The brutal Mad Max universe hasn’t gotten any softer with time, nor has director George Miller, now in his 70s and revisiting the devastated future he last brought to the screen in 1985’s Beyond Thunderdome. Essentially a two-hour chase, Fury Road is a brilliant example of a broad palette of filmmaking techniques applied in service of a gripping thrill-ride that seldom relents.
The big budget is matched by massive creativity, ranging from subtle makeup effects distinguishing one sad future freak from another to a staggering number of crazy and often-enormous future battle vehicles in epic confrontations. A strong emphasis on practical effects is bolstered, not replaced, by CGI work that’s always in keeping with the Mad Max aesthetic, with vehicular carnage that’s truly something to behold, and constantly rich in variety.
Miller’s had plenty of time to continue his world-building, and it shows, with Fury Road rich in details that thankfully don’t require explanation. The same is true of key narrative elements, the film respecting its audience, showing instead of telling, and proving continually intriguing in the process.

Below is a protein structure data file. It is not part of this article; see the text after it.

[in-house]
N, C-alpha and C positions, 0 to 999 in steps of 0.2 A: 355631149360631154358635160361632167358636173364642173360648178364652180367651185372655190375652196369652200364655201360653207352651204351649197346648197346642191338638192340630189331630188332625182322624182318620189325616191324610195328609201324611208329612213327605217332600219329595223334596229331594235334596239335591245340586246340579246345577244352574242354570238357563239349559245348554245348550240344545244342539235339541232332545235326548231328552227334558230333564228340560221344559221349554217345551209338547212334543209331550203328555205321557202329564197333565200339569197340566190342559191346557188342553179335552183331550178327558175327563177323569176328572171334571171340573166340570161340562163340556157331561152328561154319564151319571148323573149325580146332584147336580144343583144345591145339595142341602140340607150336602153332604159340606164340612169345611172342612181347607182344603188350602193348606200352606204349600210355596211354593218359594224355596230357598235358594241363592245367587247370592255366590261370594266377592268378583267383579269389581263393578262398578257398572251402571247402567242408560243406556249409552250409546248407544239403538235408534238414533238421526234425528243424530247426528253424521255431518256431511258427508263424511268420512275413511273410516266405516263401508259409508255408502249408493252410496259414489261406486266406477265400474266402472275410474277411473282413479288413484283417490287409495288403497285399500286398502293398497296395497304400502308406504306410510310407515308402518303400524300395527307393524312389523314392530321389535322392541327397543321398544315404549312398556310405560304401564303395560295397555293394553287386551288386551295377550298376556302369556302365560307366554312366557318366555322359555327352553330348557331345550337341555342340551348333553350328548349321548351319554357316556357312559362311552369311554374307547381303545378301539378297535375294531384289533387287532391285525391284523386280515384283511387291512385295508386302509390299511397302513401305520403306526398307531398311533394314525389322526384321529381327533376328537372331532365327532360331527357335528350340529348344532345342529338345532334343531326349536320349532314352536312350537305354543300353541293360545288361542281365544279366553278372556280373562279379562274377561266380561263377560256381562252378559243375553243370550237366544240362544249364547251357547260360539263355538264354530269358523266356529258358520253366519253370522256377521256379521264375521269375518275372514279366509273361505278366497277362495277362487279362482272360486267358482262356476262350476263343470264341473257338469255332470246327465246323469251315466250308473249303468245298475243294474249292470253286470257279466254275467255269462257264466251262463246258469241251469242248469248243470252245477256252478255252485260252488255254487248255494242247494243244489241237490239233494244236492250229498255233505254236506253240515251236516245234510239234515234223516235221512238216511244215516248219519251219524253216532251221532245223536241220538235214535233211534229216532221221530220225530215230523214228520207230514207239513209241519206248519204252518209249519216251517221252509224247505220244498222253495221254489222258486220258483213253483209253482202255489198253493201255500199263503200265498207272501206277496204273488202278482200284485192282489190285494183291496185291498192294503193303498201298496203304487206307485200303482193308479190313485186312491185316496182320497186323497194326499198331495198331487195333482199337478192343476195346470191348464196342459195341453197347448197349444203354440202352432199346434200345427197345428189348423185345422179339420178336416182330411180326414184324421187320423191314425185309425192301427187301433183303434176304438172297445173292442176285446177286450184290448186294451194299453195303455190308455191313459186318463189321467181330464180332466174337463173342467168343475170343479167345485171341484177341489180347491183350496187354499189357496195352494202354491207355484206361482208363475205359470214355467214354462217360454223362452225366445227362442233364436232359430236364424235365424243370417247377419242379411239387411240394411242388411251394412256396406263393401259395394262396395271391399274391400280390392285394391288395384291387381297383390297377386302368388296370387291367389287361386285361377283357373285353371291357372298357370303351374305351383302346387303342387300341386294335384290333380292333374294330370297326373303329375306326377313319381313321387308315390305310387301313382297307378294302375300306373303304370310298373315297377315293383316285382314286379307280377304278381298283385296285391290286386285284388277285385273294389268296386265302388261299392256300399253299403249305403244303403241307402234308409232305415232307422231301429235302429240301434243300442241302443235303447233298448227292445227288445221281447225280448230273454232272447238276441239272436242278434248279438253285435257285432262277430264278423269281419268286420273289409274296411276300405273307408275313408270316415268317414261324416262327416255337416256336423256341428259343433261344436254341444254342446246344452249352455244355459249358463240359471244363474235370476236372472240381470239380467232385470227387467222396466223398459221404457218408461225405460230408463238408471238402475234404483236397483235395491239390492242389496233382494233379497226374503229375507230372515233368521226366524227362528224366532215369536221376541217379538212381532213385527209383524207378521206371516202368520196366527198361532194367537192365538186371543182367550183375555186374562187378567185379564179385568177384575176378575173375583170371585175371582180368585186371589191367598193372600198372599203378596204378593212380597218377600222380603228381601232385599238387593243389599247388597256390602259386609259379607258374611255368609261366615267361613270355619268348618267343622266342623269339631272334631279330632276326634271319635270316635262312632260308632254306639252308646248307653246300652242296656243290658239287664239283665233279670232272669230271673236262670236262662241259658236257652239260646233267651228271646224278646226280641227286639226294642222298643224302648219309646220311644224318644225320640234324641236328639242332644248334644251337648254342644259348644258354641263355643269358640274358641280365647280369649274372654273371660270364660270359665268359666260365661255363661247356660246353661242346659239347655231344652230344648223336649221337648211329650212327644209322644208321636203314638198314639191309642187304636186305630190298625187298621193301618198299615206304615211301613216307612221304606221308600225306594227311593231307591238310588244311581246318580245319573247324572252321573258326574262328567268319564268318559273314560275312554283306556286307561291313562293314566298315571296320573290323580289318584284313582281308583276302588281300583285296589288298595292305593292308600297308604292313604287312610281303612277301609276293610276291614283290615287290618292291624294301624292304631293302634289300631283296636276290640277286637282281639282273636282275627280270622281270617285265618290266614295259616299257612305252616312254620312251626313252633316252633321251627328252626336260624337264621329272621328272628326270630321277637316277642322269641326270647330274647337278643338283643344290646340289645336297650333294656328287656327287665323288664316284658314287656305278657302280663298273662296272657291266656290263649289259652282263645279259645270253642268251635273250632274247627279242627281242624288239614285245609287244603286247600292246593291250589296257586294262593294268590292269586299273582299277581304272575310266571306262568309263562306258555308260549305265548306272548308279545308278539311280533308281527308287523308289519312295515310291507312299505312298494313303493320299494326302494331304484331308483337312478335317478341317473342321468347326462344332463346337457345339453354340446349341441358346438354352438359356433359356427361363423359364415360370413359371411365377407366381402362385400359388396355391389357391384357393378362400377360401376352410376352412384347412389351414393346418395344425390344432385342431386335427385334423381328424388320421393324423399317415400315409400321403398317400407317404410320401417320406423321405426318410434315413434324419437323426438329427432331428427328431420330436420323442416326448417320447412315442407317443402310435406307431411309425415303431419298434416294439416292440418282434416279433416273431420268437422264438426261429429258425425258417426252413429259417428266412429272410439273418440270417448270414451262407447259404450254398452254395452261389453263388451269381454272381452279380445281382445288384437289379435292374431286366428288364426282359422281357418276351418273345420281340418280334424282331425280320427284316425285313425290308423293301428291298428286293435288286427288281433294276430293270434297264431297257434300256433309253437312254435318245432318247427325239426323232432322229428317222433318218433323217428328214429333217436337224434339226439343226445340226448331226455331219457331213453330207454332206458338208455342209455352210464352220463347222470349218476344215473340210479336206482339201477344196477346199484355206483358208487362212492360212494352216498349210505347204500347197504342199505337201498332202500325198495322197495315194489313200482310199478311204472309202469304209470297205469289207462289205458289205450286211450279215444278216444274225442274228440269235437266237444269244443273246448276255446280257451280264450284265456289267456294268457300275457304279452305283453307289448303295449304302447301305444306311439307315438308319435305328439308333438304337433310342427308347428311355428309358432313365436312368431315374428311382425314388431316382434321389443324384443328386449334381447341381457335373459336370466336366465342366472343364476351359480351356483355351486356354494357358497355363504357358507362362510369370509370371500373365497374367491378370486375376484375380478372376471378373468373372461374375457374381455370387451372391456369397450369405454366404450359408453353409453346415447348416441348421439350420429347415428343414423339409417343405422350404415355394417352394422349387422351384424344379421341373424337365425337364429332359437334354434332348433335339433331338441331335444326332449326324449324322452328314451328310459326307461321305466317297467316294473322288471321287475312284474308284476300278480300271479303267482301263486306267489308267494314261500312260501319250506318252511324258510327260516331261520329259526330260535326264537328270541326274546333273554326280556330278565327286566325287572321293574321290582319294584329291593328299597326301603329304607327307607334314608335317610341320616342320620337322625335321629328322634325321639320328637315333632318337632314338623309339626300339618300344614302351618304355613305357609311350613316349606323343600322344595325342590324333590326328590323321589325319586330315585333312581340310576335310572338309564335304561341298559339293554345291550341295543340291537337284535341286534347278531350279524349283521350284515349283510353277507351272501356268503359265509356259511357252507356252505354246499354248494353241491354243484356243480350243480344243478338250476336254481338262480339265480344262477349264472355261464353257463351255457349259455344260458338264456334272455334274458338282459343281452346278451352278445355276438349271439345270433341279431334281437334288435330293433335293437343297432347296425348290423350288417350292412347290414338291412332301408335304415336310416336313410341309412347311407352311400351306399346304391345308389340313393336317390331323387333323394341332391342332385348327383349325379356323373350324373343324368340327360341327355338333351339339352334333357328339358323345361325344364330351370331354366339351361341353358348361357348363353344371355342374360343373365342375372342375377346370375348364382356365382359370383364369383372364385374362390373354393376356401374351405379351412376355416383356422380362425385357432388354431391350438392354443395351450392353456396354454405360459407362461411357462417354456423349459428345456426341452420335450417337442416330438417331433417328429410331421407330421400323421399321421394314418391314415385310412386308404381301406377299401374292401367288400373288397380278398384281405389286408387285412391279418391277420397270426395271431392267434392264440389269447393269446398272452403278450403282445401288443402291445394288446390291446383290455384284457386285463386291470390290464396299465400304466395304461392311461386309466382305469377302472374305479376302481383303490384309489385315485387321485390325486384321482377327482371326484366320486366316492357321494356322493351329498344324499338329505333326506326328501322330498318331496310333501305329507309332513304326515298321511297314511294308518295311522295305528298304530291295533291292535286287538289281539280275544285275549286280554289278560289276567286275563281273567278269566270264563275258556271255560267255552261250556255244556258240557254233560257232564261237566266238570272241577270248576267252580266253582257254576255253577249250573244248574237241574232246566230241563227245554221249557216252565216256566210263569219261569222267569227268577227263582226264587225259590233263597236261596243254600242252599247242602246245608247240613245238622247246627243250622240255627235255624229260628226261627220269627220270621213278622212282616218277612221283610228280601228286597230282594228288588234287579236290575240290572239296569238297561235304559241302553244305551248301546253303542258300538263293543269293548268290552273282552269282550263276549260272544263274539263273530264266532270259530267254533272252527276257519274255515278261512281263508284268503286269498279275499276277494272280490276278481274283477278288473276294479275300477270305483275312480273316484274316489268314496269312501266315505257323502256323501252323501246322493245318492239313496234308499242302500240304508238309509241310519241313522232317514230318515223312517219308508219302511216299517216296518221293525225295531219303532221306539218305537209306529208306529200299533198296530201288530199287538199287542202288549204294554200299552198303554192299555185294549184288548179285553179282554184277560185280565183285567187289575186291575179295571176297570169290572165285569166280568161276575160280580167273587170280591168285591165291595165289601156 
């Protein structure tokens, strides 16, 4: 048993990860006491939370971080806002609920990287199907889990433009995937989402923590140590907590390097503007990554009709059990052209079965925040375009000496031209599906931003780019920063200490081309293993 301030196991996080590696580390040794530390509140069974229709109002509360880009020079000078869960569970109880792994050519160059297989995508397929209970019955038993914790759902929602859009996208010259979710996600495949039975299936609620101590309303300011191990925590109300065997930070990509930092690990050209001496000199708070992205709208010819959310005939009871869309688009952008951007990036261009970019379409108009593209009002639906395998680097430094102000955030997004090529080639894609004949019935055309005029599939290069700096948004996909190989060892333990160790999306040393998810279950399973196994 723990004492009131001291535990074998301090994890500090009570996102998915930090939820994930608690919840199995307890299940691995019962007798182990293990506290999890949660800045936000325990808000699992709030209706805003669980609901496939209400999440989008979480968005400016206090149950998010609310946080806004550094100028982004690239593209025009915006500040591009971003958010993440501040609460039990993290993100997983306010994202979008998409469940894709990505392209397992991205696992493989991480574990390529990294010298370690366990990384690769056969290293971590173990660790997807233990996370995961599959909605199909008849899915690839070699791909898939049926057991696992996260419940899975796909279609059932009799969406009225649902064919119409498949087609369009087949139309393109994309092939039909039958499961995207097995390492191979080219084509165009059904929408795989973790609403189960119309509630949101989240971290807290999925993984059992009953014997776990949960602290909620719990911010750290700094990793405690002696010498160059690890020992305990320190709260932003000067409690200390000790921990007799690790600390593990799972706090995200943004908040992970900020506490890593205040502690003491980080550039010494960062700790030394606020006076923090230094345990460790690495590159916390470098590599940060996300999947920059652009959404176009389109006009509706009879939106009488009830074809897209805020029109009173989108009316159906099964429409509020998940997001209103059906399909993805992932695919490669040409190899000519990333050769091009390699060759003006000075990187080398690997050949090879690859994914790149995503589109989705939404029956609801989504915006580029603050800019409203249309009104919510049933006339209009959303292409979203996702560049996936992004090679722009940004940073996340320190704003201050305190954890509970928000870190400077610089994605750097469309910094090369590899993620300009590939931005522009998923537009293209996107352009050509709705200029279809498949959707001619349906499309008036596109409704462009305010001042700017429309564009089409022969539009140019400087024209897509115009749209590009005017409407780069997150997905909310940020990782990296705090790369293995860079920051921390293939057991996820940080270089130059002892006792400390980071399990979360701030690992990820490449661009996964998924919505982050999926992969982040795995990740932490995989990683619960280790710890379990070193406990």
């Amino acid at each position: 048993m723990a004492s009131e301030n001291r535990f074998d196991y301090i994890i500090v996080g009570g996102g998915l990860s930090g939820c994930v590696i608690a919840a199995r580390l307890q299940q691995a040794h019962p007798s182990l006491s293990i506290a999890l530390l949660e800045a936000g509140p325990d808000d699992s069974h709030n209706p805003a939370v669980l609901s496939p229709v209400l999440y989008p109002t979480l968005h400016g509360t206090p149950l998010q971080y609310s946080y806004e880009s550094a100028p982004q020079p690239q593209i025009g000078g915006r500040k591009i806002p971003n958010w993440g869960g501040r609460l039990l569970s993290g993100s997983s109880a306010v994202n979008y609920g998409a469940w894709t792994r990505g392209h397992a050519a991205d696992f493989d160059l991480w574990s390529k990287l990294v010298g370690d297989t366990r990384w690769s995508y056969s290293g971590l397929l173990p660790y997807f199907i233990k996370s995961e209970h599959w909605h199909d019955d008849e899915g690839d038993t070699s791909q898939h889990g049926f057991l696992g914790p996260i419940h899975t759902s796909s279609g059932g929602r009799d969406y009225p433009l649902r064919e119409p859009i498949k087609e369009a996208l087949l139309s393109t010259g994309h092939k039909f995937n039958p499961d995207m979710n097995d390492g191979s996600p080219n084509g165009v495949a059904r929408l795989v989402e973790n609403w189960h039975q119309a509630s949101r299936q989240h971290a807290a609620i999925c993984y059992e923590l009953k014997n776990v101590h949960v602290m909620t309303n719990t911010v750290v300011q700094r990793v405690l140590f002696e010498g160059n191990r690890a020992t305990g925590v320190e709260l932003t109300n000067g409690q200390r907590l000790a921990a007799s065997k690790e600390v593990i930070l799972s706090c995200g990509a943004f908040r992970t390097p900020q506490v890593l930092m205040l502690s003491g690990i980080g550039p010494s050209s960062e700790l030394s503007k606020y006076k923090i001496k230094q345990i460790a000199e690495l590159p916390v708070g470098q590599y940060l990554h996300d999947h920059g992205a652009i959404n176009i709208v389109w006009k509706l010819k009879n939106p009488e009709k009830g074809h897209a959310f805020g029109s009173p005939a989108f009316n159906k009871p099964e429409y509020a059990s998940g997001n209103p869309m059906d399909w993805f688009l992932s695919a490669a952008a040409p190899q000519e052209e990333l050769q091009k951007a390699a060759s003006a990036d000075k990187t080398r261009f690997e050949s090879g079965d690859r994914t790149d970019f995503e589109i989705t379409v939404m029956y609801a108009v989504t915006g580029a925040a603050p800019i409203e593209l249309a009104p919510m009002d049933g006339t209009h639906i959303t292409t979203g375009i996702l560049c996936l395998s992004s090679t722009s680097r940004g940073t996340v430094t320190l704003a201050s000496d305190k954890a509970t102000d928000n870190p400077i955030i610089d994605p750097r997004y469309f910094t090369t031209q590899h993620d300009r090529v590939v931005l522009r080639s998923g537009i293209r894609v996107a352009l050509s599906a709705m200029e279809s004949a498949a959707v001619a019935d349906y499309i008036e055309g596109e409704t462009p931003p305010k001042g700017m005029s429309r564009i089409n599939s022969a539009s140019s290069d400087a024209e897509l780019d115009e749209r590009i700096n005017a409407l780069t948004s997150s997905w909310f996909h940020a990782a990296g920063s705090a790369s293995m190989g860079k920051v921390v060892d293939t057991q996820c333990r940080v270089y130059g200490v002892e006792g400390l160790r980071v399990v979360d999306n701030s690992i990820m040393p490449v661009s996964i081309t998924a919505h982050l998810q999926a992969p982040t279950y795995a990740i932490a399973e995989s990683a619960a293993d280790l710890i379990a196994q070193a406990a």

The constant chase helps newcomers, who’ll be just as able to follow events as hardcore fans. And in Tom Hardy the film has found its perfect Max, an actor possessed of great presence, requiring little dialogue, happy to have his face obscured and be relegated to the sidelines of first act skirmishes, and able to project a physical resemblance to predecessor Mad Mel where required.
A modern action classic that’s not beholden to contemporary or past stylistic trends, Fury Road is its own unique beast, perhaps beamed in from a parallel universe where the last thirty years of action movies have been this bloody good the whole time. Maybe it’s called Battletruck there too.
‘Mad Max: Fury Road’ Movie Times (also in 3D)